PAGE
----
Springfield Summer Arts Festival tunes up for season debut

Diverse lineup prepared to perform over a condensed schedule for event’s 55th season.

When the K-Tel All-Stars step onto the Veterans Park Amphitheater stage on Thursday evening, it won’t be just for a concert and it won’t just mark the return of the Summer Arts Festival for the first time in two years.

For the Springfield Arts Council (SAC), which presents the admission-free festival, it will be like reuniting the community in a setting and format that generations and families have looked forward to and even planned their summers around since 1967.

Though this 55th festival will be condensed into four weeks and maybe missing some of the acts audiences look forward to, SAC executive director Tim Rowe hopes when people set up their chairs and blankets, the music comes up and the sun sets, it won’t miss a beat in being in tune with the experience the audience expects.

“These are all very talented, entertaining acts, a diverse lineup,” he said. “You may not see familiar favorites, but some states have delayed their festivals and others have slightly different looks. We had three or four months to get the festival together. Normally, we start in September or October to book the acts.”

The lineup has tribute acts to popular performers and eras; various genres will be covered including jazz, soul, bluegrass and a cappella; local performers will return home; acrobats, Shakespeare and a local youth-performed musical will round things out. Recent weeks also saw a performer change: A ventriloquist act that was to perform on July 23 has been replaced by Heart of Rock & Roll – Tribute to Huey Lewis and the News.

Along with the challenge of finding acts out performing in a short timeframe, the SAC also had to deal with how to keep audiences safe and socially-distanced. Since the festival’s return was announced, most of the restrictions have been lifted or modified and it should feel similar to 2019, but Rowe asks for everyone’s cooperation to make it work.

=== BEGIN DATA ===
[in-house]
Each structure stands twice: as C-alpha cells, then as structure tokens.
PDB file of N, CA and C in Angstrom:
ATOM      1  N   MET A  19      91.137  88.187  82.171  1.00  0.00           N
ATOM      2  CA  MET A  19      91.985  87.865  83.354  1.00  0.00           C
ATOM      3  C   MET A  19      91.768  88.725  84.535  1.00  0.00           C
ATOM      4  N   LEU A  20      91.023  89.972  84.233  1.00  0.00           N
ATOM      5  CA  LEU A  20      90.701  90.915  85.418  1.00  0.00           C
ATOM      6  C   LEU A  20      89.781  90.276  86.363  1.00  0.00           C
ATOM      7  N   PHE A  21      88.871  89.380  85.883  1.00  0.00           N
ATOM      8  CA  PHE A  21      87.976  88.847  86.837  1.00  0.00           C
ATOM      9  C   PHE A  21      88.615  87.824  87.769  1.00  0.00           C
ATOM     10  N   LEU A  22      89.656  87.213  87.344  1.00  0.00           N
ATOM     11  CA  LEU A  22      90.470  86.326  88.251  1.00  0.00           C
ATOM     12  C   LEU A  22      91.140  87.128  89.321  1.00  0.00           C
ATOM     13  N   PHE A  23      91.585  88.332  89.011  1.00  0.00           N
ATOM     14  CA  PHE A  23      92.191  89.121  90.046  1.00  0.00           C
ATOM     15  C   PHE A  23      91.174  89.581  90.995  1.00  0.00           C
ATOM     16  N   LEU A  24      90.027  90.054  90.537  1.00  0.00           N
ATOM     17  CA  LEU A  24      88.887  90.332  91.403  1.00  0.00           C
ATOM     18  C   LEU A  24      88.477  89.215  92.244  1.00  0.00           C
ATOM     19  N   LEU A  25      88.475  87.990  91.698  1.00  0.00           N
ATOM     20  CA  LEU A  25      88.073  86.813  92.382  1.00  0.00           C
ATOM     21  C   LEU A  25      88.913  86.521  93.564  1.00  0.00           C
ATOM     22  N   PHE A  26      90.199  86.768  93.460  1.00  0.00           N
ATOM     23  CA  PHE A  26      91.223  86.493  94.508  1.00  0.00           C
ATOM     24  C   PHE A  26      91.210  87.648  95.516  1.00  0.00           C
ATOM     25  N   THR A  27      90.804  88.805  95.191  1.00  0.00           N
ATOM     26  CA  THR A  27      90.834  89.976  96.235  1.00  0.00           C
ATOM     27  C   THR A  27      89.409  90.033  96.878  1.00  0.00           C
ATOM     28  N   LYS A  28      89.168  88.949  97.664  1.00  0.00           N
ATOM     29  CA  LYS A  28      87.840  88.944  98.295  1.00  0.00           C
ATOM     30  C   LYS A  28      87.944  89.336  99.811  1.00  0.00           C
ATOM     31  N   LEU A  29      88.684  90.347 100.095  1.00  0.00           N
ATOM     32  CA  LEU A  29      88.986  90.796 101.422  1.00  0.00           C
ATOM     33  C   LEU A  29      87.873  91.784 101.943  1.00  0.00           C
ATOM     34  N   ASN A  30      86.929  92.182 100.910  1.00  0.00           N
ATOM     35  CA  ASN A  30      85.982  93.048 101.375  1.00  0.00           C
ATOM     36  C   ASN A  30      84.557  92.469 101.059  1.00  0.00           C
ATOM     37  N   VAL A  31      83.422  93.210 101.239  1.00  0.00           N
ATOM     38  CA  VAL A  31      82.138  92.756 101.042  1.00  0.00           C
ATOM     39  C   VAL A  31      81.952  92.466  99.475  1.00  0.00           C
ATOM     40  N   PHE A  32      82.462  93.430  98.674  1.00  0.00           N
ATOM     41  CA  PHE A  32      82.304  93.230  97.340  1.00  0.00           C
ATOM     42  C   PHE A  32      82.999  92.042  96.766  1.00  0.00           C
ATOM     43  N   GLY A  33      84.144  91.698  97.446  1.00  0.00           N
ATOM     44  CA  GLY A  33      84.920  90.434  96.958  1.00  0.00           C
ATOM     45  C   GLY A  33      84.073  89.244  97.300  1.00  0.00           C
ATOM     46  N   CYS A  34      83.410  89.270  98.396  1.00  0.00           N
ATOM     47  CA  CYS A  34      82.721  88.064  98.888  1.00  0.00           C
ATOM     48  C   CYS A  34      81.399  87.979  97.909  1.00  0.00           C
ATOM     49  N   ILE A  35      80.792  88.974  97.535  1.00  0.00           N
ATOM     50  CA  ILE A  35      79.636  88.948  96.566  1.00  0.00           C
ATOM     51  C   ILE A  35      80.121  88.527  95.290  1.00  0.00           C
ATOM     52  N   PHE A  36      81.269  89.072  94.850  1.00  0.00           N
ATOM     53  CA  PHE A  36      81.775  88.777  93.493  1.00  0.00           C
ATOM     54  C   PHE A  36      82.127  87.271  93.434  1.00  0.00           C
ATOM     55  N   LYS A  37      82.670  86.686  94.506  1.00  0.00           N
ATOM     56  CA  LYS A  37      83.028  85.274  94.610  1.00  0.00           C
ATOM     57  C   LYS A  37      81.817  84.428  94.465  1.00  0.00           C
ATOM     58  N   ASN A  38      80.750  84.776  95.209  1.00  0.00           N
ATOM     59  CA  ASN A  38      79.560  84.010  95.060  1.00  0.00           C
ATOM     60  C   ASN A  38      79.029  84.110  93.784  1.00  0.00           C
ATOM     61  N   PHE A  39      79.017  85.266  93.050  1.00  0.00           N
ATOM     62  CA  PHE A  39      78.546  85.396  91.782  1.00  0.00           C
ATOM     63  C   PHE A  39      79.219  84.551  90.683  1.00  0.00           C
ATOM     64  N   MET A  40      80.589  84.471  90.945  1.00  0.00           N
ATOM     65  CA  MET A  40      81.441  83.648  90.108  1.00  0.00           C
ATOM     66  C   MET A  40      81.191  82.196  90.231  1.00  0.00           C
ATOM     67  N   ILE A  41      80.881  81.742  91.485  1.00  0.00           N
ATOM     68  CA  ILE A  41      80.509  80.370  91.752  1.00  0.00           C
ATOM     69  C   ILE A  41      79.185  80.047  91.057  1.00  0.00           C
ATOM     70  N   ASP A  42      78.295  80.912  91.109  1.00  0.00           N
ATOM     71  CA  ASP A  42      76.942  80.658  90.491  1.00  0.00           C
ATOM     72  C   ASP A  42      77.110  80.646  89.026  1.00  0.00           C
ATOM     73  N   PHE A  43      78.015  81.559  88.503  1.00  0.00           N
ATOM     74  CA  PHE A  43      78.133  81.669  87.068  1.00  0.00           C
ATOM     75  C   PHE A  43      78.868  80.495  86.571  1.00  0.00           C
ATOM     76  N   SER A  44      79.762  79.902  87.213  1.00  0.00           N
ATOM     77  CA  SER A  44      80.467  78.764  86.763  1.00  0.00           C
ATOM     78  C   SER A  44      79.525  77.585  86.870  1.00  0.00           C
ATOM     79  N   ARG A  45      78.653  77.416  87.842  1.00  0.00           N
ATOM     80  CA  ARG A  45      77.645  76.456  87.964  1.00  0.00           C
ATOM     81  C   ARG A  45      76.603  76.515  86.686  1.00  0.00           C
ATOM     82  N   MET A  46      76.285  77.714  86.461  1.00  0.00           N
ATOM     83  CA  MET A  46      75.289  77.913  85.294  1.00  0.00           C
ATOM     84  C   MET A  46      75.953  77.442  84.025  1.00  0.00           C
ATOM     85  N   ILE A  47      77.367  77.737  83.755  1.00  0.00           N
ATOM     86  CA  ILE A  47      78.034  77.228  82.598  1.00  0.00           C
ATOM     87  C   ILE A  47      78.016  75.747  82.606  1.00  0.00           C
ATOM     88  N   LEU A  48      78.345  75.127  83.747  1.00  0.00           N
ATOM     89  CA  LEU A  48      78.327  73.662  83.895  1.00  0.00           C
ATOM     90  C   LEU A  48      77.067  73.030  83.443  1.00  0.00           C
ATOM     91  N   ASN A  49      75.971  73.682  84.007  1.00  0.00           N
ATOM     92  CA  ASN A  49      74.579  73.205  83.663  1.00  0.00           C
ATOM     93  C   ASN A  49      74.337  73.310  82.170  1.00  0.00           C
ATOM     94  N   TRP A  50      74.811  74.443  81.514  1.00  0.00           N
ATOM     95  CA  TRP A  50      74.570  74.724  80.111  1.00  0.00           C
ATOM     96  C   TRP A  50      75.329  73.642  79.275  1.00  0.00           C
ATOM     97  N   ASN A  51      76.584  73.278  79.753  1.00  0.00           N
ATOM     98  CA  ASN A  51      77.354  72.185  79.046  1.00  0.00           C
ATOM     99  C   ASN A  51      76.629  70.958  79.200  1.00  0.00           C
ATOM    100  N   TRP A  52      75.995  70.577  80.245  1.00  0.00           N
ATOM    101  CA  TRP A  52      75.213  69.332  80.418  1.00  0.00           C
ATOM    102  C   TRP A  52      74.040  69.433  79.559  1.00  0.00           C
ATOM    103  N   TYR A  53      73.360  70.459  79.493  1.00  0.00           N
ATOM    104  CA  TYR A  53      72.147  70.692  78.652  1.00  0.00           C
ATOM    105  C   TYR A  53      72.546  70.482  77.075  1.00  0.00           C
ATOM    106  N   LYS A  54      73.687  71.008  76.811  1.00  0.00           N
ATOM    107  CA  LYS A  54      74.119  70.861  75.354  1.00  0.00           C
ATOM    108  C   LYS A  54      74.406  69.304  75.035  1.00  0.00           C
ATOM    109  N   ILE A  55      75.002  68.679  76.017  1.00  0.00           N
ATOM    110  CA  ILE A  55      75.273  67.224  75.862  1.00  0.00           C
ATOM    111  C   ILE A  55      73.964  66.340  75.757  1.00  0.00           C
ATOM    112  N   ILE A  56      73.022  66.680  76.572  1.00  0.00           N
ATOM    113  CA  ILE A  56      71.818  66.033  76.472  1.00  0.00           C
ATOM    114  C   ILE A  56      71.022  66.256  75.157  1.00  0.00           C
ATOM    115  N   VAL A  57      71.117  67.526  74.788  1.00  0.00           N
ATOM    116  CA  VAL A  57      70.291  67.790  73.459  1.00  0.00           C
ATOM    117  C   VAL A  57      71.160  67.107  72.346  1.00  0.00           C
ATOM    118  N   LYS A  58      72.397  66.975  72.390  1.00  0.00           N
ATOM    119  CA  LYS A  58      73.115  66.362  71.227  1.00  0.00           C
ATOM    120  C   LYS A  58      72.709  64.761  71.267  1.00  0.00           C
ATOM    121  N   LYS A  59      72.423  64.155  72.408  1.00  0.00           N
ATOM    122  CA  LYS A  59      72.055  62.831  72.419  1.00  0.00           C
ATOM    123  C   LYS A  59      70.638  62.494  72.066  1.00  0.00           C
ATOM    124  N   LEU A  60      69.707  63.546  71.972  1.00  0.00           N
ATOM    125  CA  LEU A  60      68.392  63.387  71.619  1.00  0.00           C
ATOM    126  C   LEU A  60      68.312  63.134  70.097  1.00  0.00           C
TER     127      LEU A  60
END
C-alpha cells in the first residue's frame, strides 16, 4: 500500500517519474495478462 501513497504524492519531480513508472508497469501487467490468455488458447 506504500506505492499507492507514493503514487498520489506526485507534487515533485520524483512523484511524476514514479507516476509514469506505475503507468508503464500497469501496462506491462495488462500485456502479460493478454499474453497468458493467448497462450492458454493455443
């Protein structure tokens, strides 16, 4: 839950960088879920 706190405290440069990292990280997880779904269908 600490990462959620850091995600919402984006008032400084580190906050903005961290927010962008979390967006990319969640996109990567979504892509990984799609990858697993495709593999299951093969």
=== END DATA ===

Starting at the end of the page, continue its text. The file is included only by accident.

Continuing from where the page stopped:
“We know the public looks forward to and supports the festival and the Arts Council is confident that those attending will be respectful and kind of their fellow attendees who may want to socially-distance or wear a mask.”

One change is regarding pit seating. Limited pit seats in front of the stage will only be available the night of a show at 7 p.m. at the festival welcome center; there will be no early or online sales for these. The pit seats cost $20 each and are available on a first-come, first-served basis.

Attendees can still set up their lawn chairs or blankets in Veterans Park starting at 6 a.m. the day of a show. All shows begin at 8 p.m., and there will be special events including a Parrothead Party in the Park at 5 p.m. on July 3, the Sip of Summer beer and wine tasting event at 5 p.m. July 16-17 and Chick’n & Brews at 5:30 p.m. July 24.

Although the festival is admission-free, SAC collects donations with its pass the hat offerings at each show’s intermission. The 2021 donations goal is $50,000, modified from the normal goal of $65,000, but any amount helps keep the festival admission-free.

While the Arts Council has faced numerous challenges over the past year and continues to, including two of its four full-time staff members on maternity leave for the festival, Rowe has a good feeling about 2021. Although the whole period of quarantines, lockdowns and such took a lot of patience to endure, he sees a silver lining.

“In the 1960s, we came together to start the Summer Arts Festival and just as we went through COVID together it almost brings us back full circle. Welcome back,” he said.

For the festival lineup and dates or other information, go to the Arts Council’s web page or social media pages.

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